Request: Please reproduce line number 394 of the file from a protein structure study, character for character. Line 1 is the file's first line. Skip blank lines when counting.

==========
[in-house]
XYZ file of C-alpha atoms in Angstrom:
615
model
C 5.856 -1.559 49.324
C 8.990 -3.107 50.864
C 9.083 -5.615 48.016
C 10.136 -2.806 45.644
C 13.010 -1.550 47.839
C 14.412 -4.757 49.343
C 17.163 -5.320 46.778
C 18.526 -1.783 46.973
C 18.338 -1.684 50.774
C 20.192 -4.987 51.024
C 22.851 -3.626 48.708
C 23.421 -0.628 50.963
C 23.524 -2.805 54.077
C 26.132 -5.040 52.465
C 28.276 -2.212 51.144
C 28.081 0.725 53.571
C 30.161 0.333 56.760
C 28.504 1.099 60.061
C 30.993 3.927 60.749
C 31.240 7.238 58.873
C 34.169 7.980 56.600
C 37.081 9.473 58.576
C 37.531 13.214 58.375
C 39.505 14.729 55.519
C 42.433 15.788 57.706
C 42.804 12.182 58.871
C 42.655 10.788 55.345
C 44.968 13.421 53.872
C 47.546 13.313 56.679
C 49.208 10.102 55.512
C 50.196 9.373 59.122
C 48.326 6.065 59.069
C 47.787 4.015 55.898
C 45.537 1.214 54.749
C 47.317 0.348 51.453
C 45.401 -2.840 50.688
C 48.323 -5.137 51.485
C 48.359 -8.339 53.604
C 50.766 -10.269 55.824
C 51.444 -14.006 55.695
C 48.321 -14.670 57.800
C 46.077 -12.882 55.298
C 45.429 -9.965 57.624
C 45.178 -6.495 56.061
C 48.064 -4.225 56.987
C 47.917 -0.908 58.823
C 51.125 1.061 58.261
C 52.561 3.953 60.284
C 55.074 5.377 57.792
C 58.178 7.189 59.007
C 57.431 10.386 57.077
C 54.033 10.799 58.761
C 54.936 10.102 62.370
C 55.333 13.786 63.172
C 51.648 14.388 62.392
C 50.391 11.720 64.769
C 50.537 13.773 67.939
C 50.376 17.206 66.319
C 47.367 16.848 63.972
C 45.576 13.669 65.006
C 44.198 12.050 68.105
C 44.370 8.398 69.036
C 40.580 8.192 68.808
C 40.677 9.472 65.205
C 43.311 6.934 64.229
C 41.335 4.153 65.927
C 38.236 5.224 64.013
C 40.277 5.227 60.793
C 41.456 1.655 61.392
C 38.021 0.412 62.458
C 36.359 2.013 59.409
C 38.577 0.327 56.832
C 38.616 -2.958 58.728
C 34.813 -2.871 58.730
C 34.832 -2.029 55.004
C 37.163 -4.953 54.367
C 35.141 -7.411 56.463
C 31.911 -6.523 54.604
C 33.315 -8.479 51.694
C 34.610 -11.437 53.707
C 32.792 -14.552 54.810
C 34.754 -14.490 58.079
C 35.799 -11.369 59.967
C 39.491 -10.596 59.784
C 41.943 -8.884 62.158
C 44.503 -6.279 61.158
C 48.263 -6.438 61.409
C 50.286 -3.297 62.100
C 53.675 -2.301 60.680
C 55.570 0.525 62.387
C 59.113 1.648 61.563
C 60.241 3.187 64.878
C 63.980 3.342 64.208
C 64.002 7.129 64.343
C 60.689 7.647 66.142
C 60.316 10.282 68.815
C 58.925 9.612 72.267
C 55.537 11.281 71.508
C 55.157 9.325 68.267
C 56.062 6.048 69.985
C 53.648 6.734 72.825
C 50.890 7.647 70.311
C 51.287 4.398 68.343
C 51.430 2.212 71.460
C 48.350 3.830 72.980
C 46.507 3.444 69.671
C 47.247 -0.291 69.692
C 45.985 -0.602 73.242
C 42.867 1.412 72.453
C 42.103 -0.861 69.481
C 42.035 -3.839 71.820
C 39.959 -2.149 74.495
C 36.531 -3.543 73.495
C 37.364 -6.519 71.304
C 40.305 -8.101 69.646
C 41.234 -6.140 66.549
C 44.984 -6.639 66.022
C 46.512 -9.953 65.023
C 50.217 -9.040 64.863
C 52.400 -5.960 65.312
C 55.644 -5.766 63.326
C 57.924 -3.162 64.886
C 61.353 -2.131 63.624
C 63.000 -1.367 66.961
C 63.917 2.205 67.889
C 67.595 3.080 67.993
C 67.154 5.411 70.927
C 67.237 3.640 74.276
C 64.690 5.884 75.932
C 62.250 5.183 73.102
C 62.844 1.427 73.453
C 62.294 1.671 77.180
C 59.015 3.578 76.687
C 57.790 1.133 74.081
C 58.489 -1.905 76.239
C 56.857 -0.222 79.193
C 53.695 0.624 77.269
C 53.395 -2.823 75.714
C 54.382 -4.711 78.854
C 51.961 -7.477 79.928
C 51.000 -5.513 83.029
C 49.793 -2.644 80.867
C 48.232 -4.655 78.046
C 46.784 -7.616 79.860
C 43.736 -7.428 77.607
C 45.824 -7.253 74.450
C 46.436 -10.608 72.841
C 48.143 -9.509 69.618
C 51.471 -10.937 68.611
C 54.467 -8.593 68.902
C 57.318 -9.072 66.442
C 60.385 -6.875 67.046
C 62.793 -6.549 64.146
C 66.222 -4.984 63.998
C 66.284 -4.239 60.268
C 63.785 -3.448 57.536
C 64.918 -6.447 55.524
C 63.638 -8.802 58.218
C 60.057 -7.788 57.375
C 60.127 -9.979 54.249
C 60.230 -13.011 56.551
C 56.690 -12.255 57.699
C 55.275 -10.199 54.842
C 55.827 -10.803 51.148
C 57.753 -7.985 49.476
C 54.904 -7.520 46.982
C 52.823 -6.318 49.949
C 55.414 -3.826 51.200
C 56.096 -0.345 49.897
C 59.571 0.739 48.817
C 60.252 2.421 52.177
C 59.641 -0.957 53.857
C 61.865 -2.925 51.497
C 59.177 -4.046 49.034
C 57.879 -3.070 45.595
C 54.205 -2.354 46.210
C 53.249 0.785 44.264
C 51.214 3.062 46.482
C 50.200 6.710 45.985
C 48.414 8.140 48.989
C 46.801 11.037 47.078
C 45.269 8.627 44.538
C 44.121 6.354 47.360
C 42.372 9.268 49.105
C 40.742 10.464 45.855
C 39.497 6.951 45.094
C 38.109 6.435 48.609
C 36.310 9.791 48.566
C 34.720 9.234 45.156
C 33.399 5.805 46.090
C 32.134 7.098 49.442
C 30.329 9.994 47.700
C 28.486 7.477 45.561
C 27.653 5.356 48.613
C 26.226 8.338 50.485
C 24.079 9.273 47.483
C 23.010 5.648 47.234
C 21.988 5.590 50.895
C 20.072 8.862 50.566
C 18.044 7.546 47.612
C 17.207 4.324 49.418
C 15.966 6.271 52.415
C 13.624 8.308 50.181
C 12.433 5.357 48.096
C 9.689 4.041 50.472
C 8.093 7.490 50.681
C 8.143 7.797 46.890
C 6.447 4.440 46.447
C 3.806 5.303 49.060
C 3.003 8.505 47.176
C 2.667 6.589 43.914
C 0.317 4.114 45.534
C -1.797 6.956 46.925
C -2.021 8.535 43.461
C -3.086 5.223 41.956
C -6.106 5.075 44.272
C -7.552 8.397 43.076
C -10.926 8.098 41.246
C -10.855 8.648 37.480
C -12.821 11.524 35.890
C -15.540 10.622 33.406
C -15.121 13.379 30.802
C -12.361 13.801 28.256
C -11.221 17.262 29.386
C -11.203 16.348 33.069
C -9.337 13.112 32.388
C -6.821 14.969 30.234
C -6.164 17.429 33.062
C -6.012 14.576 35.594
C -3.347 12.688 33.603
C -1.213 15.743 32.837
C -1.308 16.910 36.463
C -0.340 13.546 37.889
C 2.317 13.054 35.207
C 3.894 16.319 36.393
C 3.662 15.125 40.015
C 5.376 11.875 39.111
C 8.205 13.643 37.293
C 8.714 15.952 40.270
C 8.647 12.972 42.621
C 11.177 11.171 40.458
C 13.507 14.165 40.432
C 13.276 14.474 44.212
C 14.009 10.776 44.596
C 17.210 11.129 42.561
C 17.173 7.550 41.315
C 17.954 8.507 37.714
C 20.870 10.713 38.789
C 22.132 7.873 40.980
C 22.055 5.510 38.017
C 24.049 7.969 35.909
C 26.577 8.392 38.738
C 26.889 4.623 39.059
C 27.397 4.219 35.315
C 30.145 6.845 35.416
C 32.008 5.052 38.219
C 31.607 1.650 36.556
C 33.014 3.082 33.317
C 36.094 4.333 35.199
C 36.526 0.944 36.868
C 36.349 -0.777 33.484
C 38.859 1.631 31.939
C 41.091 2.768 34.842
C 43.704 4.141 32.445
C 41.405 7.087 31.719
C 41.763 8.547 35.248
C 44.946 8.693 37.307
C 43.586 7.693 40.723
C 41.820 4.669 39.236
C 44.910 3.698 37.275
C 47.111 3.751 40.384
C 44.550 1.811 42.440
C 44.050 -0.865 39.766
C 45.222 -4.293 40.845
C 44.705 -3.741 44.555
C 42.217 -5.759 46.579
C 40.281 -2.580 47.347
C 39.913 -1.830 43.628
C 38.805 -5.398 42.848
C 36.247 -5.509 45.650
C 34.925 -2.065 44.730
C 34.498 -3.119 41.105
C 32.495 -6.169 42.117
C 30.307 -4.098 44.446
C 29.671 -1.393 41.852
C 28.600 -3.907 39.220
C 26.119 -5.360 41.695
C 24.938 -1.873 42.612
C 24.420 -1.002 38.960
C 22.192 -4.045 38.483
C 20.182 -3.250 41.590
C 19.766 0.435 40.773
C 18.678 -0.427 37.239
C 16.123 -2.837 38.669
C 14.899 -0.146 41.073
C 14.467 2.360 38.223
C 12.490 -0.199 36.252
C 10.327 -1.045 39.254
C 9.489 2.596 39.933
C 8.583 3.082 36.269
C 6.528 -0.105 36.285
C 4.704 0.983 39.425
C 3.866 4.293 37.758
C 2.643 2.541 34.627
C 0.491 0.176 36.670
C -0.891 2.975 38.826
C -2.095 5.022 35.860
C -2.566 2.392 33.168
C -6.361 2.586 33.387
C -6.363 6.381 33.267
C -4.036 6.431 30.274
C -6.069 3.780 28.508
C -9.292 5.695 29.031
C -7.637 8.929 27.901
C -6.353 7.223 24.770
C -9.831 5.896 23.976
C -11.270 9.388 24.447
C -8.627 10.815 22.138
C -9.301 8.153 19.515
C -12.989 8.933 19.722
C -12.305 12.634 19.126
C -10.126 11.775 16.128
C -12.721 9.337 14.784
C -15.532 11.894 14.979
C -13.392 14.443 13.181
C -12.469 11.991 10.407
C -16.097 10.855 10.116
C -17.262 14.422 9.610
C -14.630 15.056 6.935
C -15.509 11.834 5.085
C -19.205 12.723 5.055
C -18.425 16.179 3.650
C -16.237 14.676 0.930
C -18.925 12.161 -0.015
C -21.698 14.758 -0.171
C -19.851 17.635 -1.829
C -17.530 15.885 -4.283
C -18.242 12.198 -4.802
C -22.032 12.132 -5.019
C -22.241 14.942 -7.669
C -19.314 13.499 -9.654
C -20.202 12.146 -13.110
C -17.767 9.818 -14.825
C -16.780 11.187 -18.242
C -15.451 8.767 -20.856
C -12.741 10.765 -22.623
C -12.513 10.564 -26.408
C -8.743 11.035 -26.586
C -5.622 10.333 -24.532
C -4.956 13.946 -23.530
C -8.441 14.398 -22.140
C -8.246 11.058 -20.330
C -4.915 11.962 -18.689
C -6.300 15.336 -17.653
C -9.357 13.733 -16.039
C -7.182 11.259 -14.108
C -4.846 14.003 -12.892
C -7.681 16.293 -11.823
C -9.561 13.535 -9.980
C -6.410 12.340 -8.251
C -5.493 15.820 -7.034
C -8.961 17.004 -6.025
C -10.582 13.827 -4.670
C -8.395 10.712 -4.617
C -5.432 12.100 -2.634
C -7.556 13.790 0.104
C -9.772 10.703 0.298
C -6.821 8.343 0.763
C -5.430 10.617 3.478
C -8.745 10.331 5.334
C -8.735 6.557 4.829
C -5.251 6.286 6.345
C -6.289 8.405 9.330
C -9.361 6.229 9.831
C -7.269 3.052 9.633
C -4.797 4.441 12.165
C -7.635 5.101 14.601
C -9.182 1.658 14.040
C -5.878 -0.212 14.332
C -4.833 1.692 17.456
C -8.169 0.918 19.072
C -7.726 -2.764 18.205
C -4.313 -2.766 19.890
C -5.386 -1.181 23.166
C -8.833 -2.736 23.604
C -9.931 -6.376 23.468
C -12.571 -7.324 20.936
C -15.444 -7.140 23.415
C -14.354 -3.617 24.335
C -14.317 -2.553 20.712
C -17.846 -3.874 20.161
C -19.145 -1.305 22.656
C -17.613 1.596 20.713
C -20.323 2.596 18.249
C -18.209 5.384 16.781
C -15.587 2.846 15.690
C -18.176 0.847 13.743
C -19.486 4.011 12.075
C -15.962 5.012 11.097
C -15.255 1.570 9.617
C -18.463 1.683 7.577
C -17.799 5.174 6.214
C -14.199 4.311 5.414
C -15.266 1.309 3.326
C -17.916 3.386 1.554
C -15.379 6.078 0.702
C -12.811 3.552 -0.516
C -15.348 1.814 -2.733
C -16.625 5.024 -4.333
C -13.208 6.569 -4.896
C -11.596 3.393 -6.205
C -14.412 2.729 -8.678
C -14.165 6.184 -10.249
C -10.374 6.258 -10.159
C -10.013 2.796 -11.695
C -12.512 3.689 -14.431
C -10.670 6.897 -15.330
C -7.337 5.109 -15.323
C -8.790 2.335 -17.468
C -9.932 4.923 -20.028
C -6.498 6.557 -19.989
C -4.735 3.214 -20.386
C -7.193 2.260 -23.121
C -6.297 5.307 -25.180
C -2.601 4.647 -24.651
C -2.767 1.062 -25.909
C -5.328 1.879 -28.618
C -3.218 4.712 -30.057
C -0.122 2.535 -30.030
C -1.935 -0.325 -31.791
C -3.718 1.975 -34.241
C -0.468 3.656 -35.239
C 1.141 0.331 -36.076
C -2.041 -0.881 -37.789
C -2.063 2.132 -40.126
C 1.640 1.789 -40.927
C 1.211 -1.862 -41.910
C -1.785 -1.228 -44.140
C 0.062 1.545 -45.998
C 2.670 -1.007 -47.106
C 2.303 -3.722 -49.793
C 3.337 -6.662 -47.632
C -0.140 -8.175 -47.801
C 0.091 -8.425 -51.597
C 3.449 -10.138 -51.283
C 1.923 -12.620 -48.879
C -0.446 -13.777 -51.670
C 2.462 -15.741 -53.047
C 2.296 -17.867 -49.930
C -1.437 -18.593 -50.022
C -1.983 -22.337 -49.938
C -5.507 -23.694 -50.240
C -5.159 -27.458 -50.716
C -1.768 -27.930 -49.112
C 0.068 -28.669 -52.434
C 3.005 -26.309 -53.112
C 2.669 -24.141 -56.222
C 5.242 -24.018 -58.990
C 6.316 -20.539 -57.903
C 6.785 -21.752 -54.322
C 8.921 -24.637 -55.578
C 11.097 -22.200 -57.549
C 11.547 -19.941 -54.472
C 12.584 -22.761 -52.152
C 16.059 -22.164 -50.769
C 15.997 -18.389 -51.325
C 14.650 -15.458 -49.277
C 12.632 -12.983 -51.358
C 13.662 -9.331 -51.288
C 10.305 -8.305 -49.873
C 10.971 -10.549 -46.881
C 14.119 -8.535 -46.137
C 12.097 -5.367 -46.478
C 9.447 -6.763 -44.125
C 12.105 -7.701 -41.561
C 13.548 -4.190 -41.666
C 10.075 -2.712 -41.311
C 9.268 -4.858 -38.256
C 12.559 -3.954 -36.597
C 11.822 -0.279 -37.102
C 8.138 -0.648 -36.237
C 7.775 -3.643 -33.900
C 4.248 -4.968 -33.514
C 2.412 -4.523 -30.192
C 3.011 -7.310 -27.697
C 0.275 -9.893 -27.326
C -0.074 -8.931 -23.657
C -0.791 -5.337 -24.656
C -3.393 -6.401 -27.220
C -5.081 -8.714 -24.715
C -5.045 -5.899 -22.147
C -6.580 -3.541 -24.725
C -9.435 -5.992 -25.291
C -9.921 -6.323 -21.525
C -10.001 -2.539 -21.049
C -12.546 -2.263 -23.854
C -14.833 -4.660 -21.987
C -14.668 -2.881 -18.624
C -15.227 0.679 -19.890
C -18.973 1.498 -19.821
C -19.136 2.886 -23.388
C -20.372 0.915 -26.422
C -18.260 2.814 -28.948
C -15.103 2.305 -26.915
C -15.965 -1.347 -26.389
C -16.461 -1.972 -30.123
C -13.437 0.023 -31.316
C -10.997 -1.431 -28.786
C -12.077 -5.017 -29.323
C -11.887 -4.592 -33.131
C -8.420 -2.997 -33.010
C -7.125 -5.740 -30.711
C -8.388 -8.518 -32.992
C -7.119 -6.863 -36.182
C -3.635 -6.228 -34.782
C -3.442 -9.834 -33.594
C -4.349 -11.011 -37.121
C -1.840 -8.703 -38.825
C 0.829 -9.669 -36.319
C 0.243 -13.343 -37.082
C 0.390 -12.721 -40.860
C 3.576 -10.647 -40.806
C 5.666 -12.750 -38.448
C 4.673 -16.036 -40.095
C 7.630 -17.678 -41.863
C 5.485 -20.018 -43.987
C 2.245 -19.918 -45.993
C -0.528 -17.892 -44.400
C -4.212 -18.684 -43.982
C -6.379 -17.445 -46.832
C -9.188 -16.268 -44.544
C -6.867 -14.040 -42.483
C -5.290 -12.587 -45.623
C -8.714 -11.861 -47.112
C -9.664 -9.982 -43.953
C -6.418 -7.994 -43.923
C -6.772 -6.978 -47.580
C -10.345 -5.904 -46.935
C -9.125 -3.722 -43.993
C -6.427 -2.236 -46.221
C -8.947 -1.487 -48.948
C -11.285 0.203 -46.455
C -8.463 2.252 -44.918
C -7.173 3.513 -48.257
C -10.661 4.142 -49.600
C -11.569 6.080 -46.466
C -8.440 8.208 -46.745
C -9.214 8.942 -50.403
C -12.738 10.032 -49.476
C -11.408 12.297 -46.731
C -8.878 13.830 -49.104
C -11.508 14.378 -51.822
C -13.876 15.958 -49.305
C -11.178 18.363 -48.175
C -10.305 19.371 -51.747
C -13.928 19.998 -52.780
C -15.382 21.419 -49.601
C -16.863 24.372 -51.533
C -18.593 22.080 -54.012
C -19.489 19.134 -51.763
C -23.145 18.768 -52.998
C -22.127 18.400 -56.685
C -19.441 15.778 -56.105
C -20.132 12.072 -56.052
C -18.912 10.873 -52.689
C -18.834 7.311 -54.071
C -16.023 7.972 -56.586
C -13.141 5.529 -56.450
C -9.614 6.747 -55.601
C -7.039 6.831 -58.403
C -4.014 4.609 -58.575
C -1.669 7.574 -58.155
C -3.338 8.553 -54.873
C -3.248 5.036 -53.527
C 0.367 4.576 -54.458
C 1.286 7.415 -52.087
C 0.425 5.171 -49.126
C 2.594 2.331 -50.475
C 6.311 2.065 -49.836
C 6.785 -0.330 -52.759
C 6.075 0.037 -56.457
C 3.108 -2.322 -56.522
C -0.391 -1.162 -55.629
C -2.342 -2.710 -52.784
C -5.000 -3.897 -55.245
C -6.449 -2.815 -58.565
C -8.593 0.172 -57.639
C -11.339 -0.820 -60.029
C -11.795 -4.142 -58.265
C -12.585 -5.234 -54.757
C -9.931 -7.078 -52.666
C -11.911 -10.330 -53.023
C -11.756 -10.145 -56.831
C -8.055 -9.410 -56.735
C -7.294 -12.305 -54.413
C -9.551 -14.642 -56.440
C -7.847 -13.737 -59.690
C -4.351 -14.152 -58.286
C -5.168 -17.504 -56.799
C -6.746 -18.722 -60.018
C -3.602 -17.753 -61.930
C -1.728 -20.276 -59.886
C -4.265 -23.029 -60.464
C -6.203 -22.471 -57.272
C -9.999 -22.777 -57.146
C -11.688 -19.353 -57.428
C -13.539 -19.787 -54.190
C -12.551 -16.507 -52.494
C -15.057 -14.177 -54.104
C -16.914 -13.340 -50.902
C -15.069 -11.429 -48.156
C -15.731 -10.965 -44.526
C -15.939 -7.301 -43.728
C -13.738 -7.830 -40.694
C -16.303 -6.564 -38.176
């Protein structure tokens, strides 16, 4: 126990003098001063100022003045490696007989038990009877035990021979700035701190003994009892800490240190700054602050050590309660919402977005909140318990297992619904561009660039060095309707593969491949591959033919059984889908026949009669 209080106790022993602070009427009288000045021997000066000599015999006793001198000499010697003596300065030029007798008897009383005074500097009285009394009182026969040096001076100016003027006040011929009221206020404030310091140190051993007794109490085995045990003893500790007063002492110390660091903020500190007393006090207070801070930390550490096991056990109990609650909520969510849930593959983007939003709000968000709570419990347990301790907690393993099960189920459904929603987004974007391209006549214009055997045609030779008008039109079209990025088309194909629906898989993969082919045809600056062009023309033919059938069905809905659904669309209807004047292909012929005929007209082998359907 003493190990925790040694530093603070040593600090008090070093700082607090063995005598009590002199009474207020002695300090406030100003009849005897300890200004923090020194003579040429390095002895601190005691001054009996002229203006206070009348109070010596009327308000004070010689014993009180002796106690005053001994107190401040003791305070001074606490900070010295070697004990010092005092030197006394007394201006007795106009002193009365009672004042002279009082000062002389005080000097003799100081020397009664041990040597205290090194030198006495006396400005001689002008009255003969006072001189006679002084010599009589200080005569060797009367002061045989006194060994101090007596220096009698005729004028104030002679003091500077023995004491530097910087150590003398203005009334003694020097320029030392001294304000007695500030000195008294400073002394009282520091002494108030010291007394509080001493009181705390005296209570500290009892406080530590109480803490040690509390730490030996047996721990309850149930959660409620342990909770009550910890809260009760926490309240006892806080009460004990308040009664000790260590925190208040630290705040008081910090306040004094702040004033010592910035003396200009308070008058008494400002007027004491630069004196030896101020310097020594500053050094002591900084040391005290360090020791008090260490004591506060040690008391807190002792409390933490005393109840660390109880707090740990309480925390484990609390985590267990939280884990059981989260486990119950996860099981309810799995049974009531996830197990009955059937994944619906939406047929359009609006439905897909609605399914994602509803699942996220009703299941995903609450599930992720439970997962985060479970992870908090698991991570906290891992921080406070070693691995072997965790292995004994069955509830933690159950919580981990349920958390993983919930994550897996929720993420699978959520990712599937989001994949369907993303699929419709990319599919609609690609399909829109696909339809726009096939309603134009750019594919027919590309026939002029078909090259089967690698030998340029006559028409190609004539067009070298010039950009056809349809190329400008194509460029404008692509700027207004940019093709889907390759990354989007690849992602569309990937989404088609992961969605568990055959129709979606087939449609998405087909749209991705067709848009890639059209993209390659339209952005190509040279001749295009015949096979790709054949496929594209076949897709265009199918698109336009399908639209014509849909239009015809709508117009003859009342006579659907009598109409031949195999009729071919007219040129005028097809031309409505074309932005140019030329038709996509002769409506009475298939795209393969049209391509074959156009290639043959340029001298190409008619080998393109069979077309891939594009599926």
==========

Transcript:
C -14.317 -2.553 20.712